Gradually, I started to get more comfortable with my surroundings. I started to explore what else the gym had to offer besides the track. As I started to realize that nobody at the gym was paying any attention to me, I got the confidence to leave the track and start using some of the weights and machines too.

If you’re like me, after a while the gym will become second nature and you won’t even have to think about what to wear and where to go. Until then, if you’re not feeling confident, read on for some helpful advice to get you started:

Tips & tricks for working out at the campus gym

  1. Go with friends – If you’re worried about going to the gym alone, find a friend. Friends make it easier to feel more comfortable at the gym and if you think you look like an idiot, you have someone to ask.
  2. Bring your own beats– Always listen to good music at the gym. It keeps you in your own little world where you don’t even think about people who may be judging you – plus the music they’re playing through the gym speakers usually isn’t that great.
  3. Have a plan– I found that a good plan really keeps me focused and in the zone.
  4. Bring a hair tie – For all you long-hairs out there, ain’t nobody got time for working out with your hair in your face.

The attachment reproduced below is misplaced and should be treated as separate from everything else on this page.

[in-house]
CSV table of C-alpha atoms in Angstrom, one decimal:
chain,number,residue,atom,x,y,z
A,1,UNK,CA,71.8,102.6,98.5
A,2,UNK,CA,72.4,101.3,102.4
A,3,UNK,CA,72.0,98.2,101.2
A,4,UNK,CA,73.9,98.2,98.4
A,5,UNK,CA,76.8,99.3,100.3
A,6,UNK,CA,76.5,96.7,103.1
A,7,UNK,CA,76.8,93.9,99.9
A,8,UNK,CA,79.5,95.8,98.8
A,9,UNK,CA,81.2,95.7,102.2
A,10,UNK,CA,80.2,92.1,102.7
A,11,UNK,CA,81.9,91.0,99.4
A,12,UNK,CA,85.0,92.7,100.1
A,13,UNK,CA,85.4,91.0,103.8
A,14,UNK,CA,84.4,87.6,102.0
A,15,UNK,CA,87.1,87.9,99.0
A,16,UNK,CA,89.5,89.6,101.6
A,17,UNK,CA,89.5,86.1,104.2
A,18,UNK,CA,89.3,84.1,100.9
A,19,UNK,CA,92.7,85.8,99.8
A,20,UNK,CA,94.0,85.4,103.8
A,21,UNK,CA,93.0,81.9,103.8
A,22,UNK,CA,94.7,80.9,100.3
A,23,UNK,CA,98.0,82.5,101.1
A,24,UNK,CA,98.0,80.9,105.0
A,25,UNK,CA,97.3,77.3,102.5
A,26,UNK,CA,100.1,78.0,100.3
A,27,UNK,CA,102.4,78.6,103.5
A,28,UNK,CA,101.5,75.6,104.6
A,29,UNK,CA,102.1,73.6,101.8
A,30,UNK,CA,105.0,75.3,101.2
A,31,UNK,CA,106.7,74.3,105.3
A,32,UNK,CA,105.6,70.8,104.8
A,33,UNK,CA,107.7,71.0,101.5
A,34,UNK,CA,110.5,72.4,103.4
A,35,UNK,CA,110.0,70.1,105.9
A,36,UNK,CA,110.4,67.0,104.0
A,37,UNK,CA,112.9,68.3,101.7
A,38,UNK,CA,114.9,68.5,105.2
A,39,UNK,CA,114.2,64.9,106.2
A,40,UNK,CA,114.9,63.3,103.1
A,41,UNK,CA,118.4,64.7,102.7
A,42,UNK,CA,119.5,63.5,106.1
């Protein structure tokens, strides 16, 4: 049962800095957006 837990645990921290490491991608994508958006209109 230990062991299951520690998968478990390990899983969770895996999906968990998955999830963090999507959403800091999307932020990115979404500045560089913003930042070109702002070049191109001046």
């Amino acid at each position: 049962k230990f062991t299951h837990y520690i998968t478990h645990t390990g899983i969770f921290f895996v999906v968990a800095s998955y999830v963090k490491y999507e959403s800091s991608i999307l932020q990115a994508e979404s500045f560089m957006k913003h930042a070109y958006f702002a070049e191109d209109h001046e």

5. Buy a locker – one of the main things that stopped me from going to the gym was that I had to carry my gym strip everywhere. That gets really annoying, fast. Plus, if you have a terrible schedule and you can only go the gym in the morning, it’s convenient to be able to shower after your workout—and a locker will help with that.
  6. Ask for help – if you don’t know where something is, or what some machine does, just ask. The facilities will always have someone working who is more than willing to help and it’s better to ask then to hurt yourself trying to use a machine incorrectly.
  7. Keep a schedule – you’re more likely to actually go to the gym if you keep a routine. Look at your school’s gym schedule and try to avoid peak hours (4:00 – 6:00 PM). This is the busy time with students finishing up classes and people getting off work, and it can be tricky to have the space you need and the machines you want.
  8. Check out other facilities – if you plan on going to a bigger university or even some colleges, chances are that there are tons of facilities that you get access to as a student. The University of Alberta, Calgary, and Lethbridge all have the cost of the gym membership worked into tuition so you don’t even have to worry about paying every semester. Look into things like rock climbing walls, intramural sports teams, and swimming pools – who knows, you might find something that you have a real passion for!

Madison

Education
University of Lethbridge

I’ve always wanted to inspire others, so becoming a teacher is the next step in my journey.